Australia Rejects Asylum Seekers Resettlement, Throws Them To Cambodia Instead; Activists Criticise Australia's Immigration Policies

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Australian Greens Senator Sarah Hanson-Young
IN PHOTO: Australian Greens Senator Sarah Hanson-Young (R) talks to Reuters reporter during an interview in Phnom Penh November 18, 2014. Sarah is currently on a fact-finding mission in Cambodia, seeking to understand as much as she can about the recently signed refugee deal and the conditions that refugees will be living in when transferred from Nauru to Cambodia. REUTERS/Samrang Pring

The Australian government said on Thursday it is sending refugees to resettle in Cambodia in an effort to stand by its policy that no asylum seekers by boat can find solace in Australia. In a bilateral agreement signed by Cambodia in September last year, Australia will shell out an additional $40 million as aid, on top of $10 million a year as provisions to refugees who are currently being detained at the Pacific Atoll of Nauru.

The office of Peter Dutton, immigration minister, issued a statement that the offer is on voluntary basis, although none from the refugees has ever enlisted. In order to attract volunteers, the fact sheet, which was circulated among the more or less 1,200 refugees, said moving to Cambodia provides an opportunity to start a new life as it is free from violence and persecution. It assured refugees there is law and order in Cambodia and does not have issues such as stray dogs or violent crime.

The fact sheet also cited benefits which vary according to when the volunteer-refugees will concede to Australian government’s offer. Refugees will be given undisclosed amount of cash and a bank account. Other benefits include health insurance for four years, access to education, finding work and language training. Upon arrival in Phnom Penh, they will be accommodated for three months in villas or service apartment.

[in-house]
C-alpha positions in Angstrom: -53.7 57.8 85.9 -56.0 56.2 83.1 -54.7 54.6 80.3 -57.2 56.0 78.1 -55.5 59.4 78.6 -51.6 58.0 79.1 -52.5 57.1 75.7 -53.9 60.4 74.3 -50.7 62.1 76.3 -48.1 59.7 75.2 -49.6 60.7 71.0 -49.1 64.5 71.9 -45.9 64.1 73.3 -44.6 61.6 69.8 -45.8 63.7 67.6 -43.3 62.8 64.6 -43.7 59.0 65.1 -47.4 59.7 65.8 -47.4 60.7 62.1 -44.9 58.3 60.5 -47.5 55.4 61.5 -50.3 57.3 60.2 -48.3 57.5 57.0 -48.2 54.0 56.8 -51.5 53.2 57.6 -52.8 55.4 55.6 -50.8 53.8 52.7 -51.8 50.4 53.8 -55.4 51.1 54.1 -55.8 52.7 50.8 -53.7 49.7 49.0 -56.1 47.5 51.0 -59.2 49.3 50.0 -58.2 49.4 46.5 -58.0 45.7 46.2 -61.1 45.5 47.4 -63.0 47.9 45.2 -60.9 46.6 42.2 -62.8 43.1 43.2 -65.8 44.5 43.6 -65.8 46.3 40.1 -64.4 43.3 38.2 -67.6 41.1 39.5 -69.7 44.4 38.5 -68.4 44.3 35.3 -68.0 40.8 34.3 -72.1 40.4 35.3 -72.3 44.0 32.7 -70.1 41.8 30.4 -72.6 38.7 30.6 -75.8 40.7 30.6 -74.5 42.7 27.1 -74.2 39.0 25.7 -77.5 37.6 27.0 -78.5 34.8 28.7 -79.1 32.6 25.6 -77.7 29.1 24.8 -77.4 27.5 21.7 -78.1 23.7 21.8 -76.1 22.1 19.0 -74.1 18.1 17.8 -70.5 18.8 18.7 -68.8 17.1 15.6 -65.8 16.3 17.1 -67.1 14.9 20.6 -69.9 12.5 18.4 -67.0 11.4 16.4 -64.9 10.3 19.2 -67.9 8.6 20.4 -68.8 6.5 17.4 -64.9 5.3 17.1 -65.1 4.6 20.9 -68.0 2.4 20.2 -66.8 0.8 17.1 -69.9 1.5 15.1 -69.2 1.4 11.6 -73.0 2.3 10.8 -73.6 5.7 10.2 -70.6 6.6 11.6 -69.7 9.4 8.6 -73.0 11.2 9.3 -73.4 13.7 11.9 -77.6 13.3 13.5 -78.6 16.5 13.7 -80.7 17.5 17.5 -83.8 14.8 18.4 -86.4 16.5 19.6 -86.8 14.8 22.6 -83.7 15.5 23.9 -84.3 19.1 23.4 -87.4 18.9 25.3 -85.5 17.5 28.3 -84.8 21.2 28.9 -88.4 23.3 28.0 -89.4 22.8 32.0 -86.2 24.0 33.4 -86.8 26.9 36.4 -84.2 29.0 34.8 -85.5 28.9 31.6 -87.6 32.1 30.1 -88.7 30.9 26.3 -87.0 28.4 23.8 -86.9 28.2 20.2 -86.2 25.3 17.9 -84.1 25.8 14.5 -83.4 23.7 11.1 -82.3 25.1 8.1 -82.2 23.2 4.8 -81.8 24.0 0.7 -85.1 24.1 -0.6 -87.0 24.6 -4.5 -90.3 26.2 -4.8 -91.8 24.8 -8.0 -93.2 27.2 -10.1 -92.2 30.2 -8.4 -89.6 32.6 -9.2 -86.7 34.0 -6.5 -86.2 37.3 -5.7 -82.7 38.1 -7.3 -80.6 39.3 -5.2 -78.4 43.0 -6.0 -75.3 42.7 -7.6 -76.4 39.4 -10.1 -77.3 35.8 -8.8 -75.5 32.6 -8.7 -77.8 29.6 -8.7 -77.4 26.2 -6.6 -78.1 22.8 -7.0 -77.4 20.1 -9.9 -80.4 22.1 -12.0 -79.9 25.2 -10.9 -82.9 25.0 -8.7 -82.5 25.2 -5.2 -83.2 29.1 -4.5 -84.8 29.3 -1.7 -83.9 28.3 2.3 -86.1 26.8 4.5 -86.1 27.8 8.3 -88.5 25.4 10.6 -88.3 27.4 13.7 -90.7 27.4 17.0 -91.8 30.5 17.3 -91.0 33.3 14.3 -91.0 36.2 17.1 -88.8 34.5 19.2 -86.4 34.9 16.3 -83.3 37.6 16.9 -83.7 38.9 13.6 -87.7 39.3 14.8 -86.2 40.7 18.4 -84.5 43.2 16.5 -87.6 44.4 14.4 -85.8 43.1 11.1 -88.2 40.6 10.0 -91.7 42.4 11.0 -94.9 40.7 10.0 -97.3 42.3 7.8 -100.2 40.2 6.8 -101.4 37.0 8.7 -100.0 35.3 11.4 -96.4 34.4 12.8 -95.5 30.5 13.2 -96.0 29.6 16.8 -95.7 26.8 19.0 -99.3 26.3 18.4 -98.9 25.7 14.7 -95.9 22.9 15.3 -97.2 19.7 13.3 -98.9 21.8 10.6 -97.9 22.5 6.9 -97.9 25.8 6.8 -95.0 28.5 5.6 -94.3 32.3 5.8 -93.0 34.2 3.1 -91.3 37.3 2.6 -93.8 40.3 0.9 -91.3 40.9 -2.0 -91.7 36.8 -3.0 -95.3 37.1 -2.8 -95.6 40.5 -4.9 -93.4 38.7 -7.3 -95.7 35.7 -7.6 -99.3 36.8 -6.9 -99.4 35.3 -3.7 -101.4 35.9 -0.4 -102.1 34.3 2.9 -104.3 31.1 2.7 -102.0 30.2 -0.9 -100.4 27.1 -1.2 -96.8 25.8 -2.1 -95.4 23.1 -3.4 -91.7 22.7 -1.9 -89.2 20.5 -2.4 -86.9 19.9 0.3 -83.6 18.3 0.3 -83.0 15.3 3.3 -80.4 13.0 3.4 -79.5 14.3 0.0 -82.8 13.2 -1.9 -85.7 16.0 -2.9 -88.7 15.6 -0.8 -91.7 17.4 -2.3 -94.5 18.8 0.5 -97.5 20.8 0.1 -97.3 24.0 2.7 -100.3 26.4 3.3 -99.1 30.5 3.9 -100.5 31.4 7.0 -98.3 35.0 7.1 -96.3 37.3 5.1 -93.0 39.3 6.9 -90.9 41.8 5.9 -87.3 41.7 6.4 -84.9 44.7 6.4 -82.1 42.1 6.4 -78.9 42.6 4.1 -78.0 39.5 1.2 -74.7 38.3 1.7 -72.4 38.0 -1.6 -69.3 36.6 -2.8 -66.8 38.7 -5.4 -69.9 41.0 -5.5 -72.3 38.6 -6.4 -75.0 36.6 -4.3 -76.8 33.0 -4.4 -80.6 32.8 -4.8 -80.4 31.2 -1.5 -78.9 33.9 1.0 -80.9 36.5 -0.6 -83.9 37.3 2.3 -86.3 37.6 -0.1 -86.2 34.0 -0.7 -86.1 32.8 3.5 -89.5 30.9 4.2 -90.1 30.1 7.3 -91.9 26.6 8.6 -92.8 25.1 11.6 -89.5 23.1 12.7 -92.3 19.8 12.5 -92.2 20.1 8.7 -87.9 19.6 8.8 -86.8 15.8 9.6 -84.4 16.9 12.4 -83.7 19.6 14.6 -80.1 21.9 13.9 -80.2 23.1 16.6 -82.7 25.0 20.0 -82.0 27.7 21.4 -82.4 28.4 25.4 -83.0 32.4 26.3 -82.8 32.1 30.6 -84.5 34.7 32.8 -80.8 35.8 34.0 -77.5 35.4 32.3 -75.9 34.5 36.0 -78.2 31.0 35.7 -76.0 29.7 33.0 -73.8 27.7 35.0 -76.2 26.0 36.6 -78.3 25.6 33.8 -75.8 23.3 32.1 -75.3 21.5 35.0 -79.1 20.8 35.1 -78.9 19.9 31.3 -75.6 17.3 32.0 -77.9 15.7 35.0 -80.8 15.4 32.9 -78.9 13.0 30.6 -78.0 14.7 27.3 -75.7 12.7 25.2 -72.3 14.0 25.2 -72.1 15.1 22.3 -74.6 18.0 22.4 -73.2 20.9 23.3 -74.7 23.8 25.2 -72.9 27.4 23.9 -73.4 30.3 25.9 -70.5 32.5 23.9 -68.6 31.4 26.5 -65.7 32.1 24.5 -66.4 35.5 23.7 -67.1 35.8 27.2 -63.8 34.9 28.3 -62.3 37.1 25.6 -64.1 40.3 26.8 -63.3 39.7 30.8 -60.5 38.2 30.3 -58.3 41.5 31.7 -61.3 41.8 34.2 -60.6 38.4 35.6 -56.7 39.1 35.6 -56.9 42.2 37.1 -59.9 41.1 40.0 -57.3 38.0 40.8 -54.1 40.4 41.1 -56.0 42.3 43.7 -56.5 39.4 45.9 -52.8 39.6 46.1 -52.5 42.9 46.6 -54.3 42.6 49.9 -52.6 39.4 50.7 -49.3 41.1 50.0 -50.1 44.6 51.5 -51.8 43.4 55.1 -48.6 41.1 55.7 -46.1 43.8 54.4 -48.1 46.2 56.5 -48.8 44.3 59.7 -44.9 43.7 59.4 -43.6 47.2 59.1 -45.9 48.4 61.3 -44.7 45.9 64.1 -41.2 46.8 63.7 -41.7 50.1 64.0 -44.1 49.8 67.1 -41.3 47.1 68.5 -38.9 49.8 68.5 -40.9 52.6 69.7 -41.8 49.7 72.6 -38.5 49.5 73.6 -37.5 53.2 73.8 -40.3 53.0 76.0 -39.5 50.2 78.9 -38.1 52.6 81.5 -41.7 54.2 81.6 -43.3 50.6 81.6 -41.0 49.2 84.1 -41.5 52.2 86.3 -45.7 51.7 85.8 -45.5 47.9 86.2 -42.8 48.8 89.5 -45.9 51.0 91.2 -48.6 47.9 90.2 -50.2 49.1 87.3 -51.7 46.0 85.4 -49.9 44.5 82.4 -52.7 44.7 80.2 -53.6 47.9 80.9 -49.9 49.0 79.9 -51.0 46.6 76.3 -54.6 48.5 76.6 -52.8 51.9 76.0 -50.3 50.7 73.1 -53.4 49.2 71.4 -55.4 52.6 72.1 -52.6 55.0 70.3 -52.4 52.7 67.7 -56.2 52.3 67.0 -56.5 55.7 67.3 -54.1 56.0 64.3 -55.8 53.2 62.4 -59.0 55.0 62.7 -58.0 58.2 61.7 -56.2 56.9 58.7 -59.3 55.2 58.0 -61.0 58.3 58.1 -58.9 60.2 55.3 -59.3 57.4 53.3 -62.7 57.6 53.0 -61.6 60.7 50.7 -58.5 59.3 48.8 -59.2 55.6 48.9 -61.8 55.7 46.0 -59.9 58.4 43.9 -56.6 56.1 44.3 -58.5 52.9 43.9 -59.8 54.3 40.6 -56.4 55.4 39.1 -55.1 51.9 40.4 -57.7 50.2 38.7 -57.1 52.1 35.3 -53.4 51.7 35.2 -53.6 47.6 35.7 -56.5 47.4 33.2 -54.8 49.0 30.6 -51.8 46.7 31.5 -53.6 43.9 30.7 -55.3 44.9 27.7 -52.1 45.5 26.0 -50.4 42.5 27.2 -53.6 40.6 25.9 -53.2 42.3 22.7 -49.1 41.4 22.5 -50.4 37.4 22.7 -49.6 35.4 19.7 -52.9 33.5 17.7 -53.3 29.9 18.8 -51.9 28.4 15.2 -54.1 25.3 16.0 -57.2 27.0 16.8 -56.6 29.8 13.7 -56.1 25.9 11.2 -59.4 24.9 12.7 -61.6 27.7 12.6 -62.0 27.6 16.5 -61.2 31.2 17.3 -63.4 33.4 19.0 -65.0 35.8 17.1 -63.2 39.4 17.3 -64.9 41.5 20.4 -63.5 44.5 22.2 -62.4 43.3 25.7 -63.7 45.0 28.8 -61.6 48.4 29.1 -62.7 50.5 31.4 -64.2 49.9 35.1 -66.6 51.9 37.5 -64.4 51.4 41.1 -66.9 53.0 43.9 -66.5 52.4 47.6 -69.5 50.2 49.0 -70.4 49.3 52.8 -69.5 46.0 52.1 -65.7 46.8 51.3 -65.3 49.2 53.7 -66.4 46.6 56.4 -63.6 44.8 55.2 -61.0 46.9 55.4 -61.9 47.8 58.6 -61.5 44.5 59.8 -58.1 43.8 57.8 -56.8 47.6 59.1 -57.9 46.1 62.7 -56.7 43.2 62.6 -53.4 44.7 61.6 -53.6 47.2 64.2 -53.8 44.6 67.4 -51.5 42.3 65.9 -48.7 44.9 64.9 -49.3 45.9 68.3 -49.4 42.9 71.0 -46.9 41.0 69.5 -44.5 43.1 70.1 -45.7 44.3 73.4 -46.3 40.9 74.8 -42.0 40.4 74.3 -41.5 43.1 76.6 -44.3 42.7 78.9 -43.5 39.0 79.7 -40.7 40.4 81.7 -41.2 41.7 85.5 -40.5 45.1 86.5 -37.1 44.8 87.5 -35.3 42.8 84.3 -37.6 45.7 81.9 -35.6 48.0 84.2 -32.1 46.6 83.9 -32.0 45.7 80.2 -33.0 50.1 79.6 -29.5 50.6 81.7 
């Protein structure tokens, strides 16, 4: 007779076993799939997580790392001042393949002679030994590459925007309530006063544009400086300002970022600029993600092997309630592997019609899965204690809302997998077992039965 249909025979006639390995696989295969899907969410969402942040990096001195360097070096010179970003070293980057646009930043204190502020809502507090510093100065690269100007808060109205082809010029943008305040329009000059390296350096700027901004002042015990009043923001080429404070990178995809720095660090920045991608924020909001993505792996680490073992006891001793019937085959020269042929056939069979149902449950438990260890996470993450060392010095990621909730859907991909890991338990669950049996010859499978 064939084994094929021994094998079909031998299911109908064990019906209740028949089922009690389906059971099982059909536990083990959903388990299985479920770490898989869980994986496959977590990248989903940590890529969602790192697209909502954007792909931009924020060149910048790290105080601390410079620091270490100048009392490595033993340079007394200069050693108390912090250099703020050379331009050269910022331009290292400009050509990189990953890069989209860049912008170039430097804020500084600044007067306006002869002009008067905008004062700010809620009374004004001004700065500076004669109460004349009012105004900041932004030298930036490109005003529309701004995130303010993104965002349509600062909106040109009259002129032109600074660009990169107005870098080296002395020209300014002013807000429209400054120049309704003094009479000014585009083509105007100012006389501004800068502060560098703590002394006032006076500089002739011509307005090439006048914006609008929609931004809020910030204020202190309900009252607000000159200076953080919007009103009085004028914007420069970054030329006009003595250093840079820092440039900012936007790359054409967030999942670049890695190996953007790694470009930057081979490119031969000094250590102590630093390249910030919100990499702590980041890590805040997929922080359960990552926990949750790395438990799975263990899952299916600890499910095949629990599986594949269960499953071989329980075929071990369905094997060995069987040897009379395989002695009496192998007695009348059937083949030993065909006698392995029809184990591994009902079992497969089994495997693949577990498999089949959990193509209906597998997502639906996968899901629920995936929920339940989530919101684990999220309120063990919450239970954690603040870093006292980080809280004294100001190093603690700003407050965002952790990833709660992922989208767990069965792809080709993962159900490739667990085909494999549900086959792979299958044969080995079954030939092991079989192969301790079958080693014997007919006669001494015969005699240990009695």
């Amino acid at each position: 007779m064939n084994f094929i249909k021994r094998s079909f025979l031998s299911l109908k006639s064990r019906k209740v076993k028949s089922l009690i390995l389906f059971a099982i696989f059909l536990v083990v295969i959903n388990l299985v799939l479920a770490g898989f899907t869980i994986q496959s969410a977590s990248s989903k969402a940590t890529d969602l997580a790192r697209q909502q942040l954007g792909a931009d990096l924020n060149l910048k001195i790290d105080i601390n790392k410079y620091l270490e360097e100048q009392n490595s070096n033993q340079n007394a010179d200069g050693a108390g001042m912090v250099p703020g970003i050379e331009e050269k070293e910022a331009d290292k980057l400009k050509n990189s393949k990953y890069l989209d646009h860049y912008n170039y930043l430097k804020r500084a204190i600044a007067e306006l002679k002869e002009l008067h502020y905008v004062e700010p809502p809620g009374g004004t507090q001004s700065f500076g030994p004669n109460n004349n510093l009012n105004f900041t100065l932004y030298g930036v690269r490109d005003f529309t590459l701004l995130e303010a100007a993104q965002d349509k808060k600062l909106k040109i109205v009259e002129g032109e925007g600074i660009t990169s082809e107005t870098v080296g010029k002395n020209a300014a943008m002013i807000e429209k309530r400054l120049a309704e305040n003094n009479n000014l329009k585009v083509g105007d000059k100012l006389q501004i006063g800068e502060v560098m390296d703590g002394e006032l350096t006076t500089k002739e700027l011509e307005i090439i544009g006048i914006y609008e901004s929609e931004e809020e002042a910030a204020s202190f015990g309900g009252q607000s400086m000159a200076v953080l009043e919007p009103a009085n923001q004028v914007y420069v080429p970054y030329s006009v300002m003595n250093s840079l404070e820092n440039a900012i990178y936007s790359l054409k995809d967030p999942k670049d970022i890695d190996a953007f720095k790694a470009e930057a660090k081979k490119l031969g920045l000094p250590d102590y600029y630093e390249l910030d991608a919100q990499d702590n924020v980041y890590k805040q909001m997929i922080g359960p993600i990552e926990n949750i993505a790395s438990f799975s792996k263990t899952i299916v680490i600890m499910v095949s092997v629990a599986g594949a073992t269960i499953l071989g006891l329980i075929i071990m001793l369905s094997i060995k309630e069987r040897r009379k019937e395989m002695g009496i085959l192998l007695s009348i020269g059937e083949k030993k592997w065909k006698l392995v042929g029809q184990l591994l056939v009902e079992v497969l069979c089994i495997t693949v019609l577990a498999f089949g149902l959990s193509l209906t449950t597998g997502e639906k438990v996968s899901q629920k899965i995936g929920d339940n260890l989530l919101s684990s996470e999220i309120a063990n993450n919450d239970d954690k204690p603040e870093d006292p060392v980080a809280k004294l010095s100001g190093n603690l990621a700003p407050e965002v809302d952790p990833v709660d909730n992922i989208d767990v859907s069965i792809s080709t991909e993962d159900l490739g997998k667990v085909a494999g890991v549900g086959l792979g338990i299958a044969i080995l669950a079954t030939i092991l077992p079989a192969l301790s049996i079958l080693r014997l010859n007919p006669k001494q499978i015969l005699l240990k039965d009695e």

For a year or longer, depending on how long the refugees may need it, Australia will shoulder the rental fees. After seven years, refugees can apply for citizenship and children born during that time will be given Cambodian citizenship. But if they are not included in the first group to resettle in Cambodia, the next groups will have a different assistance package.

Australia has been heavily criticised for how they treat refugees through its immigration policies such as throwing asylum seekers to camps in Nauru and Papua New Guinea, only to face detention for a long time upon arrival, Reuters reports. At the present, refugees from Nauru came from Iran, Pakistan, Afghanistan, Sudan and Somalia. There are also some Uighurs.

Majority of the refugees came to Australia by boat through the assistance of people smugglers. But among the refugees, only 200 were assessed to be true refugees eligible for Cambodian resettlement. Under the leadership of Prime Minister Tony Abbott, however, none of the asylum seekers detained in Papua New Guinea and Nauru are eligible for Australian resettlement, even if they turn out to be real refugees.

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